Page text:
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Abortion, Ethical Confusion Over
by Rubel Shelly
Published in LoveLines (Jan. 24, 1996)
Monday marked the anniversary of the Roe v. Wade decision. Twenty-three years ago, the Supreme Court declared that a womanís unrestricted access to an abortion during the first three months of pregnancy was part of her constitutional right to privacy.
Presently Congress seems to be moving closer to limiting some of the implications of that 1973 ruling by prohibiting a specific procedure used in occasional late-term pregnancies. So-called "partial birth" abortions are typically performed at 20 to 24 weeks, with the babyís feet and sometimes other parts of its body already outside the mother.
And Linda Rios of San Jose, California, is fighting a $271 traffic ticket that charged her with driving solo in the car pool lane. When the police officer pulled her over, she told him to look at her expanding middle. She is expecting a baby this spring.
Linda has California legal precedent on her side. Sue Ann Yasger challenged a similar charge in 1986 by arguing that the child growing in her womb was a person under California law. Diane Correll argued the same thing only a few months later. Judges dismissed the tickets in both cases.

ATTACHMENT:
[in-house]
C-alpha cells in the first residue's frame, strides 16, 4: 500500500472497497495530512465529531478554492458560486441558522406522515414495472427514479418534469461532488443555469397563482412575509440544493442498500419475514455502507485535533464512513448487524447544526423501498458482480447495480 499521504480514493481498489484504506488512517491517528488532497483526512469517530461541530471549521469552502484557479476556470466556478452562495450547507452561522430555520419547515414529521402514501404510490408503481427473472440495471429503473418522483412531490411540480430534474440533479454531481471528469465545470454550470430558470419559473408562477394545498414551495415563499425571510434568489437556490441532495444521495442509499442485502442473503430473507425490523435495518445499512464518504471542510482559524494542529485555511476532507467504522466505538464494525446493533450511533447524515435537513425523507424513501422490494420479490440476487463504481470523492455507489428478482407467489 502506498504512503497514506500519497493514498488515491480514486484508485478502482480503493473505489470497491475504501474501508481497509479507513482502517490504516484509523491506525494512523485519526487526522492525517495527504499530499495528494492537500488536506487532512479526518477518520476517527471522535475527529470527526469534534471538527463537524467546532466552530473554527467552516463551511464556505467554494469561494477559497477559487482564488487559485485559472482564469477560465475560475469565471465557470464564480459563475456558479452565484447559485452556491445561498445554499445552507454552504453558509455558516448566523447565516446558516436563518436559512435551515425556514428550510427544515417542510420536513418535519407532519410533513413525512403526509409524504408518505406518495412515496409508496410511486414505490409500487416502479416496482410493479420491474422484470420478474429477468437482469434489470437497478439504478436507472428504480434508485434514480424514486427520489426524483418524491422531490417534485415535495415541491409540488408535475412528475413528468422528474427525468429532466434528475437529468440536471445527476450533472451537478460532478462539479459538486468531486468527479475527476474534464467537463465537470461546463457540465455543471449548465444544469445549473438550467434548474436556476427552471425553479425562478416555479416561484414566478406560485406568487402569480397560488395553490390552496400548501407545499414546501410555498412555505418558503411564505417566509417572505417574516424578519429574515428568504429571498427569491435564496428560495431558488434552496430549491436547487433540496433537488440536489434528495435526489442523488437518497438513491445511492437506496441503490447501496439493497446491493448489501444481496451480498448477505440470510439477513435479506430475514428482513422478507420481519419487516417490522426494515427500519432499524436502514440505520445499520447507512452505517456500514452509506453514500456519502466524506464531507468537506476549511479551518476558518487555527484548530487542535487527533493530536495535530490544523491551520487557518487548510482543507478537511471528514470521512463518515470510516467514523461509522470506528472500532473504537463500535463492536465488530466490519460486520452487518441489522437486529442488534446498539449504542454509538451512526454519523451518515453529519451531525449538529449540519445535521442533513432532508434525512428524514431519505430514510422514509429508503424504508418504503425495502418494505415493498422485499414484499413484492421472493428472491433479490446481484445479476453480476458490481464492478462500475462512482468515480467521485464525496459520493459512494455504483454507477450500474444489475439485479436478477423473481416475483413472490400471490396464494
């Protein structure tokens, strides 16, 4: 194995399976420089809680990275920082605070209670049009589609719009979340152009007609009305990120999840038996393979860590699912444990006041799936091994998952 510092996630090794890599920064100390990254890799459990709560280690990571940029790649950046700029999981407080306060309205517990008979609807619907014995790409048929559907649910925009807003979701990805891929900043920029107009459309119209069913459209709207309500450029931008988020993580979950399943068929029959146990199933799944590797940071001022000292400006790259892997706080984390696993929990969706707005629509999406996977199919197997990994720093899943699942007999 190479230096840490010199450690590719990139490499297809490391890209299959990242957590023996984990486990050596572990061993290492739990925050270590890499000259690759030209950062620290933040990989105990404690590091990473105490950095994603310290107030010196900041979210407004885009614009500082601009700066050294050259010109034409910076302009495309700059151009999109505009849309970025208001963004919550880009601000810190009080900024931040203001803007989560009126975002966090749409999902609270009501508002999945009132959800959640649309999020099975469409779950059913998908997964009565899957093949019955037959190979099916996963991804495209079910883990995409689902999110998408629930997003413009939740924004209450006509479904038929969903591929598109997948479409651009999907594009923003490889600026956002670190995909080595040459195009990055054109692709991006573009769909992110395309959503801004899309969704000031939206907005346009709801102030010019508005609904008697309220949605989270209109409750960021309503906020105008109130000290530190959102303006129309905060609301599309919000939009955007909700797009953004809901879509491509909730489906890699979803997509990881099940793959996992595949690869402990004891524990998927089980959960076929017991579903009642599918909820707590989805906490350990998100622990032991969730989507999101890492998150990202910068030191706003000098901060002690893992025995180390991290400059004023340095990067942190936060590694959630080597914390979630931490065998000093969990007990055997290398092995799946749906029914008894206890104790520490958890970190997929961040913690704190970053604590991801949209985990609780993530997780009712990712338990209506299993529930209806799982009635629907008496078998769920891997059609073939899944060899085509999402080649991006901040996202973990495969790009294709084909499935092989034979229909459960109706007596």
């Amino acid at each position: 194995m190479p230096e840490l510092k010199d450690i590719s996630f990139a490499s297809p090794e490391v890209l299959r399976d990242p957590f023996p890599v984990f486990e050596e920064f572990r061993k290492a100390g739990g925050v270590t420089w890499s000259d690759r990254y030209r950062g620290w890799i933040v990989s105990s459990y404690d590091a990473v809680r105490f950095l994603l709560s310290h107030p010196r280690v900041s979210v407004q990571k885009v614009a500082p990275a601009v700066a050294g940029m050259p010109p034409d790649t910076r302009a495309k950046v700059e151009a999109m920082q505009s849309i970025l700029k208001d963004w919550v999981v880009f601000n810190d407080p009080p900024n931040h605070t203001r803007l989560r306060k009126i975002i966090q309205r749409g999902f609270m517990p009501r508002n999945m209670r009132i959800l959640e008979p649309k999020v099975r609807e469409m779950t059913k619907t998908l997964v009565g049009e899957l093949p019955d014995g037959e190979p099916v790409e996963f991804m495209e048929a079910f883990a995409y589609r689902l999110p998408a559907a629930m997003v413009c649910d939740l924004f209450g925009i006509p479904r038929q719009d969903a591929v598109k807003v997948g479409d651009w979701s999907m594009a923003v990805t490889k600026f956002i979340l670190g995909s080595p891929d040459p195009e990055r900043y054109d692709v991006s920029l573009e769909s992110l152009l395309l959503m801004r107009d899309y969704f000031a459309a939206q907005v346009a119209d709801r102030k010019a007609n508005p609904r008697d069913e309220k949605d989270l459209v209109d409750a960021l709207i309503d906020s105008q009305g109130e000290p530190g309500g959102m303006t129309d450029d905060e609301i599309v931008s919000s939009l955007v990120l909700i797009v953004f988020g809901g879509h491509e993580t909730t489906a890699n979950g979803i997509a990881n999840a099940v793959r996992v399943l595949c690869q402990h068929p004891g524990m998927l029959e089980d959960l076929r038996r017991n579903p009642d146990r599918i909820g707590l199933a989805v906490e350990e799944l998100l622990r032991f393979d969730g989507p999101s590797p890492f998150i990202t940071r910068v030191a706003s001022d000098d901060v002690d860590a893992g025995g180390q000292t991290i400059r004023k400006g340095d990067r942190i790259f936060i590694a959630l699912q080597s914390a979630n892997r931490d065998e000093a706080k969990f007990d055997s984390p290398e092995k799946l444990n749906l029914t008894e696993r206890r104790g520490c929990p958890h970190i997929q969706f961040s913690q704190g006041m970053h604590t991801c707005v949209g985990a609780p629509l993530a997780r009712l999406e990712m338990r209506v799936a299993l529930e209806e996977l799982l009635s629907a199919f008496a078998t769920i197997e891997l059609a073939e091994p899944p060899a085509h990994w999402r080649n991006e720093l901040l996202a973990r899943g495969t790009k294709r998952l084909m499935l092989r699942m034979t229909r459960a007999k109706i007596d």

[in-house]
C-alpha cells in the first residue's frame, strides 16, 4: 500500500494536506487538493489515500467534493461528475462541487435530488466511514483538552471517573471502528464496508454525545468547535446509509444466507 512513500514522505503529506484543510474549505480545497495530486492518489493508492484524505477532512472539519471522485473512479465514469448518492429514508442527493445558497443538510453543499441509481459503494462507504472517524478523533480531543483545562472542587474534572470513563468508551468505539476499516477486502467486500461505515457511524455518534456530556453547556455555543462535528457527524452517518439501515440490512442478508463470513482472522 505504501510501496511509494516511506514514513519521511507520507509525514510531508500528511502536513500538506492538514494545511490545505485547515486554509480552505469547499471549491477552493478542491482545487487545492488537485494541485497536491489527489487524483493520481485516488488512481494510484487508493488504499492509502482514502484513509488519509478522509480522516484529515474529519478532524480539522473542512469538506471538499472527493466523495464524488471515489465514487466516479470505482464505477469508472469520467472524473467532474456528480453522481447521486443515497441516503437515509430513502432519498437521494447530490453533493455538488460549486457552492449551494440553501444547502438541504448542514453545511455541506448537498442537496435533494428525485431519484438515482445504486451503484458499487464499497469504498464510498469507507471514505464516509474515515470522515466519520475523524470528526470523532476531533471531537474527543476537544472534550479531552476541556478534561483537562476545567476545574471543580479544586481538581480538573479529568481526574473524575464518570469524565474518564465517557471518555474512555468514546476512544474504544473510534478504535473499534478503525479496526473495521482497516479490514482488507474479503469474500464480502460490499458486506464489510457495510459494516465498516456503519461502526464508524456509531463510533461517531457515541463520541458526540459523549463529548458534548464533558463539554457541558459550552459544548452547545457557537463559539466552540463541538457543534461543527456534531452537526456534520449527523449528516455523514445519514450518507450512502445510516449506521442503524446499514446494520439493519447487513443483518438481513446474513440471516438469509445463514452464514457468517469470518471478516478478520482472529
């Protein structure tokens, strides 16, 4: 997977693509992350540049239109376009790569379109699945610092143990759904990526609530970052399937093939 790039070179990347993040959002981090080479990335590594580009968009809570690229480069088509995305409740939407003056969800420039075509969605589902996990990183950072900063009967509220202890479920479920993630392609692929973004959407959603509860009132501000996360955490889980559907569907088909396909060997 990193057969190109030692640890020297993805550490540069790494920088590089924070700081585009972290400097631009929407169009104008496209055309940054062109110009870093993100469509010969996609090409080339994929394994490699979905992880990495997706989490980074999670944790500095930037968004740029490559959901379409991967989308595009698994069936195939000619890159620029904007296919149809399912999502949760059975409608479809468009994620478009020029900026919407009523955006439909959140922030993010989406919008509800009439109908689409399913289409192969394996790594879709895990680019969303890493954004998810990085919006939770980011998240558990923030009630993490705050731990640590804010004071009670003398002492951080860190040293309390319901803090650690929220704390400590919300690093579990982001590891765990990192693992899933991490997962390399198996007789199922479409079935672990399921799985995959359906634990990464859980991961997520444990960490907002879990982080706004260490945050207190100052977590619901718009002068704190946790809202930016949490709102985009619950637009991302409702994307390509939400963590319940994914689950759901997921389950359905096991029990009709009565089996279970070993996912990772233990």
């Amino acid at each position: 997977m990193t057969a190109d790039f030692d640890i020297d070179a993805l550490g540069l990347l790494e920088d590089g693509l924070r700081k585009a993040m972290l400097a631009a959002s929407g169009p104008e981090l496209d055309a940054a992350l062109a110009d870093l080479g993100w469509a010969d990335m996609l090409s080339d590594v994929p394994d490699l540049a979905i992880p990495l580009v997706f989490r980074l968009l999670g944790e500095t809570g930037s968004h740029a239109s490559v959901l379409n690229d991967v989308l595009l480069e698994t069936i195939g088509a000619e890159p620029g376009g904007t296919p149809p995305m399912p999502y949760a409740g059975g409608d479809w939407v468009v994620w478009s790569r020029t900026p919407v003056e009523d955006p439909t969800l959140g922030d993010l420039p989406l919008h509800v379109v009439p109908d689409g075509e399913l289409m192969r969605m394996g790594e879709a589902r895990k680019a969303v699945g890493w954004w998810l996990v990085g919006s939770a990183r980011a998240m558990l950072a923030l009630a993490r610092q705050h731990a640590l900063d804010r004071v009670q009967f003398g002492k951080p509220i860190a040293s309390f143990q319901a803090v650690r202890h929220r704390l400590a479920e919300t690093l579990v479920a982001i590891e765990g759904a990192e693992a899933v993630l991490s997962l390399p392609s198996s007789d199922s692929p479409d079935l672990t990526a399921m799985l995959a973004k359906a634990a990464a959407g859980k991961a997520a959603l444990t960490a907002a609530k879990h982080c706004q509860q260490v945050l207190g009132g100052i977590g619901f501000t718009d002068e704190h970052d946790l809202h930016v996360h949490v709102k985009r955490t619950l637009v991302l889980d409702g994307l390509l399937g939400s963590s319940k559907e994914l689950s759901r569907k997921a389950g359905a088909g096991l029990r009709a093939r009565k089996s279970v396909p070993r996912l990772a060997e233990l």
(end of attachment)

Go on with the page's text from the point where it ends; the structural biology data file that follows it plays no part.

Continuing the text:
So which is correct? Is a baby in utero nothing more than expendable tissue of the mother? Is the baby a separate person with his or her own right to protection under the law?
In the same hospital, adjoining operating suites may be pursuing opposite outcomes based on the moral confusion our culture has about pregnancy. In Room One, a physician is performing a legal abortion; in Room Two, a physician is performing a surgical procedure on a pre-term infant to correct a problem that could threaten her life.
Our culture is schizophrenic over the issue. President Clinton epitomizes this moral ambiguity when he declares that he opposes abortion on demand in his private self but supports it in his public self.
Norma McCorvey was the "Jane Roe" whose case was the occasion for the 1973 Supreme Court decision. Ironically, she was in Washington Monday. Last year she shocked abortion advocates by announcing that she now opposes it.
Ms. McCorvey has had it both ways now ó as many others have in the course of this social controversy. Ultimately, however, we canít have it both ways. Either an unborn with his own distinctive human genetic code has the right to protection under the law or we continue our wholesale attack on the sanctity of life in the womb.
In this morass of confusion, where do you come down?